A home inspector would need to be very careful with what he states in a report if it cause the loss of the sale. AFCI are required by current code but adding them to existing homes is not mandated. K&T has been around a long time and is still in a lot of homes, replacement is only now being mandated in a few jurisdictions. There are many homes in my area that don't have AFCI's or GFCI's and they are not required unless new electrical work is performed.
Be sure you live your life, because you are a long time dead.-Scottish Proverb
The "Senior Member" designation under my name doesn't mean I know a lot, it just means I talk a lot.I've been a DIYer since I was 12 (thanks, Dad!). I have read several books on various home improvement topics. I do not have any current code books I can refer to. I was an apprentice plumber for two years.
"Isn't the requirement to have AFCI breakers for *new* circuits?
In which case existing circuit breakers that aren't AFCI are grandfathered in and don't need to be replaced -- yes ? "
Well..actually per the 2011 Code: "210.12 (B) Branch Circuit Extensions or Modification- Dwelling Units. In any of the areas specified in 210.12(A), where branch circuit is modified, replaced or extended, the branch circuit shall be protected by one of the following:
1) A listed combination-type AFCI located at the origin of the branch circuit."
Remember, I first said if there was no problem do nothing. If there were problems I would replace the standard breakers with AFCI or GFCI, per Code.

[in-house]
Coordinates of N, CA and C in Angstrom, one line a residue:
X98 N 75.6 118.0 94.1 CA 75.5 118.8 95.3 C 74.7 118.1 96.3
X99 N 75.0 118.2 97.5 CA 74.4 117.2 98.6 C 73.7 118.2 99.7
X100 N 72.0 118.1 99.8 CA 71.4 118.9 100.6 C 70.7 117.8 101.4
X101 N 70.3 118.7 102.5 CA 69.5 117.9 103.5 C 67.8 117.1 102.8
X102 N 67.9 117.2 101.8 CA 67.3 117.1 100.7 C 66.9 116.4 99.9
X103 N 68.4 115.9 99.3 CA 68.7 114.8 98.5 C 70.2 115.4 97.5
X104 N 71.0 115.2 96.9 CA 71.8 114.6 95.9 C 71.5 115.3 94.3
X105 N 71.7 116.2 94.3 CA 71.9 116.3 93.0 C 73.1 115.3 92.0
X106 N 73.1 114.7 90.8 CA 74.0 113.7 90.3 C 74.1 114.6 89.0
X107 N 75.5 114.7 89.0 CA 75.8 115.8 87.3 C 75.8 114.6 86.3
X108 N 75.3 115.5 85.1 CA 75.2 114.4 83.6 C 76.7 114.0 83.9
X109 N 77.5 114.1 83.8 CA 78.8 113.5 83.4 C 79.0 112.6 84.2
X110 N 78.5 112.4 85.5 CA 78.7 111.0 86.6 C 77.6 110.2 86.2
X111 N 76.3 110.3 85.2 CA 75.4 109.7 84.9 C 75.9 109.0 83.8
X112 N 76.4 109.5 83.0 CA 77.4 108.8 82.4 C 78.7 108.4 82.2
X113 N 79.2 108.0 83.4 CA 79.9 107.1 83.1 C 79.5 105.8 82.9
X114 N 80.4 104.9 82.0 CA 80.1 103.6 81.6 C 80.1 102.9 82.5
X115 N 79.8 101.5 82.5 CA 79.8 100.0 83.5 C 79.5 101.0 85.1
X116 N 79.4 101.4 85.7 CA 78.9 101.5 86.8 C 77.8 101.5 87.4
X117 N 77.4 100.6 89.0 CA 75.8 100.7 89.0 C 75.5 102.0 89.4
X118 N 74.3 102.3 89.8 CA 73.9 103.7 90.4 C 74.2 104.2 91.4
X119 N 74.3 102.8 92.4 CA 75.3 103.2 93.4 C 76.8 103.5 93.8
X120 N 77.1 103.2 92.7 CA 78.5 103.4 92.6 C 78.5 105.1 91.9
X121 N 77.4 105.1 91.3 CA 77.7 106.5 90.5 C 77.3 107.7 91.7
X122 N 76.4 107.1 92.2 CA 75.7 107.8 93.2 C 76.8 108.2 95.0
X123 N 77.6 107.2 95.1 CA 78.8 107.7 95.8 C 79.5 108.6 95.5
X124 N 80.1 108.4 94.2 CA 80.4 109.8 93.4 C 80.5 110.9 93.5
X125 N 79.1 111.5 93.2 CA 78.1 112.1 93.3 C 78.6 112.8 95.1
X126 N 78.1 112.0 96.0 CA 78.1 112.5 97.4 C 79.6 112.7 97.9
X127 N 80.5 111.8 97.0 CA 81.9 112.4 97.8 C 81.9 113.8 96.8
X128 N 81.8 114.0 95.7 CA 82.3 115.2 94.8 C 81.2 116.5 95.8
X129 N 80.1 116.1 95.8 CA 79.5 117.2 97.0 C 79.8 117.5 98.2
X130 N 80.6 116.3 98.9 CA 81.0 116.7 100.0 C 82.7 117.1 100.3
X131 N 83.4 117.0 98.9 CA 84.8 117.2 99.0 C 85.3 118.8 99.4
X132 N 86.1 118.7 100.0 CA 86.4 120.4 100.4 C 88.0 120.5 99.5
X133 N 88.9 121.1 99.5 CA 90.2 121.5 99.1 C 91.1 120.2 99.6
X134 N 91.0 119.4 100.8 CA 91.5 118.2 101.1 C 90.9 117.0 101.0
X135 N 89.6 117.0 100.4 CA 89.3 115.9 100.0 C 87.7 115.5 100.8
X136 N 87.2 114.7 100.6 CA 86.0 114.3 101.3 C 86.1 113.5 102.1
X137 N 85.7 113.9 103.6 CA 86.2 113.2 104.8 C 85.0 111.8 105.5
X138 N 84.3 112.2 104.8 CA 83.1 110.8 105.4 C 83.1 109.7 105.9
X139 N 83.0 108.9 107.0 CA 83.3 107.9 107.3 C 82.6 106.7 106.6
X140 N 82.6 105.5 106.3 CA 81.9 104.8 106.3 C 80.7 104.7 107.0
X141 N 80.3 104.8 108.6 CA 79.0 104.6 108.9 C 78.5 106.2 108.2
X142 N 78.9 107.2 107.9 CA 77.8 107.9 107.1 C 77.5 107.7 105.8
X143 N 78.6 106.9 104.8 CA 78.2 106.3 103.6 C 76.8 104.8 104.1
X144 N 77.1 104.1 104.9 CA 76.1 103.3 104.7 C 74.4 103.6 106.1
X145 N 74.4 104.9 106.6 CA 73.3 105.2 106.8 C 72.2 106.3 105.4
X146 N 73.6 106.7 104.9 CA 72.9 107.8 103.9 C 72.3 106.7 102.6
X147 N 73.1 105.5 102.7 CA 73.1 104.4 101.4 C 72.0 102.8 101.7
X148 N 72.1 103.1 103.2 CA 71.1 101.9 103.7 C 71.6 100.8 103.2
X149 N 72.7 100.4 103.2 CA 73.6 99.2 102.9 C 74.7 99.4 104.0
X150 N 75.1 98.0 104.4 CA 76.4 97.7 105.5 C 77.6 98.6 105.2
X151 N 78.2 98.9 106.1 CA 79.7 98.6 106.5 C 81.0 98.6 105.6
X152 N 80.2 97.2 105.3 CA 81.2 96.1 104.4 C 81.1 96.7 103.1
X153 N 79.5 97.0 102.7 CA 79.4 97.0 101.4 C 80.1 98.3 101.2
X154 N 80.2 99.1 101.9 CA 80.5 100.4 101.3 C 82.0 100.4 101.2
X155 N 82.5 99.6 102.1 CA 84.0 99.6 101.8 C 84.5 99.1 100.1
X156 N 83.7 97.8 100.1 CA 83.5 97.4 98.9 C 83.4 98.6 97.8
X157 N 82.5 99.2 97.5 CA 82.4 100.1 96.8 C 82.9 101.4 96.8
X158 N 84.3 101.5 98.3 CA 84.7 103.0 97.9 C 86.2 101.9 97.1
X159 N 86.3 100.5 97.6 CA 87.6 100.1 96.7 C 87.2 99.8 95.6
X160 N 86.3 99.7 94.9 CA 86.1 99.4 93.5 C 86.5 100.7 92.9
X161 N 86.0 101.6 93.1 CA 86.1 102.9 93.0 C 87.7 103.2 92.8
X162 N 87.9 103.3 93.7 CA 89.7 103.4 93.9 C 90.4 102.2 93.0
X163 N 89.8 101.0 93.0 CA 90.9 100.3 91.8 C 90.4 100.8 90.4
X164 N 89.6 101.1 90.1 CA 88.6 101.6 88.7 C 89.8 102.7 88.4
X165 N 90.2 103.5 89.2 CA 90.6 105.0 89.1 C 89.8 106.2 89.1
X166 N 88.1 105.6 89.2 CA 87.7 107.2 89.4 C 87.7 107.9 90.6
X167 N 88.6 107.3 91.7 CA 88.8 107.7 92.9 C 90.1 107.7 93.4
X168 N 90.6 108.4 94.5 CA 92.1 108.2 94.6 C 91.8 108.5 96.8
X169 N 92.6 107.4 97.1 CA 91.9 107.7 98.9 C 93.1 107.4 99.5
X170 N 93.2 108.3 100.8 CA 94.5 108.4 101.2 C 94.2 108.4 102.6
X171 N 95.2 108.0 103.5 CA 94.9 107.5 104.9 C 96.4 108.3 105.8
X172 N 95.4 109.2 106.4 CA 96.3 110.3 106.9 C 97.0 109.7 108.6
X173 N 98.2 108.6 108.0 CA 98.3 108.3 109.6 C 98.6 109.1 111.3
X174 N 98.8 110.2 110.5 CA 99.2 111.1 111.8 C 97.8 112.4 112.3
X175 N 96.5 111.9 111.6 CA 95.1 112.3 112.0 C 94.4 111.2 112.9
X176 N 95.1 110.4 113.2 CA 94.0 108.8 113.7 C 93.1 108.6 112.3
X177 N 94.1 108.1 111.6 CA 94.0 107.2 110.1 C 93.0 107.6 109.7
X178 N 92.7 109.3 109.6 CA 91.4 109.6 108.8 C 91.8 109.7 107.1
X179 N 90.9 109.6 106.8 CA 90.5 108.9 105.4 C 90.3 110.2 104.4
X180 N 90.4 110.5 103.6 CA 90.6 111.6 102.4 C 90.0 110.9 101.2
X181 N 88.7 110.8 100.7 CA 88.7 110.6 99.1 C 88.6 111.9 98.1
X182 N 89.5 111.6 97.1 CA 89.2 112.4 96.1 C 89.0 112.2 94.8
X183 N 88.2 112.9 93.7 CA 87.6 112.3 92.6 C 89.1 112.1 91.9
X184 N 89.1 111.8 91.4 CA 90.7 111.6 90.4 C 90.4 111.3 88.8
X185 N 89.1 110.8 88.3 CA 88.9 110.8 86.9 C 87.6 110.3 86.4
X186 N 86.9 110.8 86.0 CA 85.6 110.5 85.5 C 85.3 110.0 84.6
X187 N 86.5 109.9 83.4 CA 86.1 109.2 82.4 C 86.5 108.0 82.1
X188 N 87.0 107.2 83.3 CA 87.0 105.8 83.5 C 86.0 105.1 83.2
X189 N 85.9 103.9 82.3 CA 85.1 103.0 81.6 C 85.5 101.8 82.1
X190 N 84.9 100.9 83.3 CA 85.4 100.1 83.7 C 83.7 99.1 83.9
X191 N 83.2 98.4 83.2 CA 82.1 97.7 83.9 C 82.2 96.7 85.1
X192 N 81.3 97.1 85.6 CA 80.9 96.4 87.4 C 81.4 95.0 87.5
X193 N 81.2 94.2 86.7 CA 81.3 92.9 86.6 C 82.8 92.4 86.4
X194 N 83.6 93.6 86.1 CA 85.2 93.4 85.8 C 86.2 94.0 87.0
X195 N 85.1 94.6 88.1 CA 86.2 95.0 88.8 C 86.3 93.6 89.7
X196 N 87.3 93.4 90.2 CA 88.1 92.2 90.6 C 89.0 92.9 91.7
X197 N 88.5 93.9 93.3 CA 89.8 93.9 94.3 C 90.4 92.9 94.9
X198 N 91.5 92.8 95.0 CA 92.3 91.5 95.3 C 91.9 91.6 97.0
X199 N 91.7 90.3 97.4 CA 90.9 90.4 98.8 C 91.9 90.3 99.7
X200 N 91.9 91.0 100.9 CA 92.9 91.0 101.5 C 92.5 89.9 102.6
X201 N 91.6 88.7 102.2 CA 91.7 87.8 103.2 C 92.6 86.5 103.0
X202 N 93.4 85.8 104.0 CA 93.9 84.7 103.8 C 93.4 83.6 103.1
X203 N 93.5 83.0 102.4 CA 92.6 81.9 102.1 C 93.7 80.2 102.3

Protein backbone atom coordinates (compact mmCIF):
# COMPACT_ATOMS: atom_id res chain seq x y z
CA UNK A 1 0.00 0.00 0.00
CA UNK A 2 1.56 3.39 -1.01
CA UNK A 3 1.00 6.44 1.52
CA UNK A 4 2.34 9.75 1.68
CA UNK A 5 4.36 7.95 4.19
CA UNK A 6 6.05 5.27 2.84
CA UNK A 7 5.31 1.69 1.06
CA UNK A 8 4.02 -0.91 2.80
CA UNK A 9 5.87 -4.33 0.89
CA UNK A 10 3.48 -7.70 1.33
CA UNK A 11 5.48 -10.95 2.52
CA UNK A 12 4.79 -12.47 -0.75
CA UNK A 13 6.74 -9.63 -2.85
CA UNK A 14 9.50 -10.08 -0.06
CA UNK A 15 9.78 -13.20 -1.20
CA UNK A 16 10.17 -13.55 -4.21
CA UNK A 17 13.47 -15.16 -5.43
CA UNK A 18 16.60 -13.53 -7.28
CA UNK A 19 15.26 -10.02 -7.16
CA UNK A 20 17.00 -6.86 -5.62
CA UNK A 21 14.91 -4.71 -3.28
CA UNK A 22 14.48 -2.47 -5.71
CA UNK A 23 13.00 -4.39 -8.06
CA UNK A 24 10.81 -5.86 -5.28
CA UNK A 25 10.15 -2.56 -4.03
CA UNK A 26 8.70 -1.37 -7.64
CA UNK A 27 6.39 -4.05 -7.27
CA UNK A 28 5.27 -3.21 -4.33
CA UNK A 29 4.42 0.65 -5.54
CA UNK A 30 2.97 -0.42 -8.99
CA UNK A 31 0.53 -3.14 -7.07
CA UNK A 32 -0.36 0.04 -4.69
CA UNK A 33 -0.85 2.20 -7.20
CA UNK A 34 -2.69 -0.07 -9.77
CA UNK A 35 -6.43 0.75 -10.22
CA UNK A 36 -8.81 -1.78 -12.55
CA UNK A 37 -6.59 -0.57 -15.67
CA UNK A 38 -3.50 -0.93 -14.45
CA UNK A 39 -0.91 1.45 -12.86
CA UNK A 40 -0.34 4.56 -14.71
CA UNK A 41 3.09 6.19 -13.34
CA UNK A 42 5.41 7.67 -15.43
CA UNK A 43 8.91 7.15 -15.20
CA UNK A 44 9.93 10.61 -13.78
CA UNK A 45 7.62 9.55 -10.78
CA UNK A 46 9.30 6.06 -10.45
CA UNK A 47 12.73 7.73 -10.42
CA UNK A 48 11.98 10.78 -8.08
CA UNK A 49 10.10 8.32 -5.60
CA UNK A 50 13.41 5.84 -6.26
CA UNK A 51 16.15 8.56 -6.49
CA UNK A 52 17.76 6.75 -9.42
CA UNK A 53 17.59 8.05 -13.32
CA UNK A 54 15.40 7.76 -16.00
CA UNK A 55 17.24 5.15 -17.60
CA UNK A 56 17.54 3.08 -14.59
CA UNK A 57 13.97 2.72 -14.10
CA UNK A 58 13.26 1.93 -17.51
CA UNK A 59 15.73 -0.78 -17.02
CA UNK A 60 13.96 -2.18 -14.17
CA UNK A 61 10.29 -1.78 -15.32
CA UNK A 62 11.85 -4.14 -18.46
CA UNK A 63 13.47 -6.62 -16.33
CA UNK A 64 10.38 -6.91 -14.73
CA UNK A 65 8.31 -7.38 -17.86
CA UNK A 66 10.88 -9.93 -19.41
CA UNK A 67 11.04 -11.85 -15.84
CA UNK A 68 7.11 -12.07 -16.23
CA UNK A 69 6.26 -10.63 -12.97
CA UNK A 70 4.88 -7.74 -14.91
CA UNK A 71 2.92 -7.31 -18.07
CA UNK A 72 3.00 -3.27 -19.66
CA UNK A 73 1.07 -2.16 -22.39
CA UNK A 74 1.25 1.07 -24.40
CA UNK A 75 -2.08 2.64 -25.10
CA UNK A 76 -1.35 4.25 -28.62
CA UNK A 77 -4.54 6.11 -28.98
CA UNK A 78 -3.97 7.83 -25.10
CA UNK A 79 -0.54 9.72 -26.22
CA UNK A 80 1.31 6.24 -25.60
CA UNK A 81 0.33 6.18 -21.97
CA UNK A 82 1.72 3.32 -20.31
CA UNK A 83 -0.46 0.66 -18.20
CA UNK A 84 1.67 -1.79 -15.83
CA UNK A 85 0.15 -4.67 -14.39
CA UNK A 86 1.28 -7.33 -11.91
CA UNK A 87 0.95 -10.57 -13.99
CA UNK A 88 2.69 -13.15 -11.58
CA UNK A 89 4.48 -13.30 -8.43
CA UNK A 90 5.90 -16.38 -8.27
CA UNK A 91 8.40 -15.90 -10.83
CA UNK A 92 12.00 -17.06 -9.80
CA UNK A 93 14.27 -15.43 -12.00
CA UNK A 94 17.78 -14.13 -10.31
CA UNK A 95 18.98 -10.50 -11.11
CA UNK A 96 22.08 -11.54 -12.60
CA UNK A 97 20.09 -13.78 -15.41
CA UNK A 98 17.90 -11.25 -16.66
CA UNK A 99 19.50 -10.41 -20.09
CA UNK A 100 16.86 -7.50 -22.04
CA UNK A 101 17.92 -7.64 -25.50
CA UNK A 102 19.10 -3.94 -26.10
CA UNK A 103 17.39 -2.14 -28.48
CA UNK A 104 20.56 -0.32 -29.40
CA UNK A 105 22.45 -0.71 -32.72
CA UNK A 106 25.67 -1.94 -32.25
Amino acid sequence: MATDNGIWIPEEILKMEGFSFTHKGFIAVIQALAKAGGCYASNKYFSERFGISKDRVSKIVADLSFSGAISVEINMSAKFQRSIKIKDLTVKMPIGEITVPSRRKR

And you're right Jack if an inspector causes a sale to go bad, things can get ugly real quick. He/she better be right!
I'll bet the real estate agent who laughed (about value) usually represents the seller. A good buyers agent would use poor electrical (or anything else) to reduce the asking price.
An inspection ordered by the seller will read completely different than one ordered by the buyer. Go figure.
Oops, more real estate talk.
Lastly, I don't people who read these posts are "average" home owners who don't recognize safety, quality or value.
Good Luck from Wilsonville, Alabama
Maurice Turgeon, http://thesemi-retiredelectrician.com
Since we are on real estate talk. lol. My wife and I, before we got the house we did, looked at many houses. There were two houses in particular that while she was looking at paint,carpet, cabinet space, etc... I was looking at the small things. The houses were great looking but one house had a receptacle at about 30 degrees off from being straight. Cut in box maybe, i dont know. My point was if they didnt take any more pride in thier work espically the electrical i didnt want any thing to do with it. If they show that, what is behind the walls? The other house didnt have romex connectors in three kos. Maybe an overreaction on my part but better safe than sorry. I am not going to bring my now 3 kids in a house I am unsure about.
My point exactly.
FACT: a house that doesn't meet today's building codes, for whatever the reason, is in a disadvantage in the eyes of the smart home shopper, especially in a "buyer's market".
True, there will always be buyers who are willing to overlook this fact, if the house is such an incredible bargain or if we are in a "seller's market".
Now this unusual fact in real eastate: First time home buyers will look at a home for sale, ask the realtor to see more, and after seeing a dozen or so, will, in most cases, go back to the first home and make an offer. Why? nobody knows.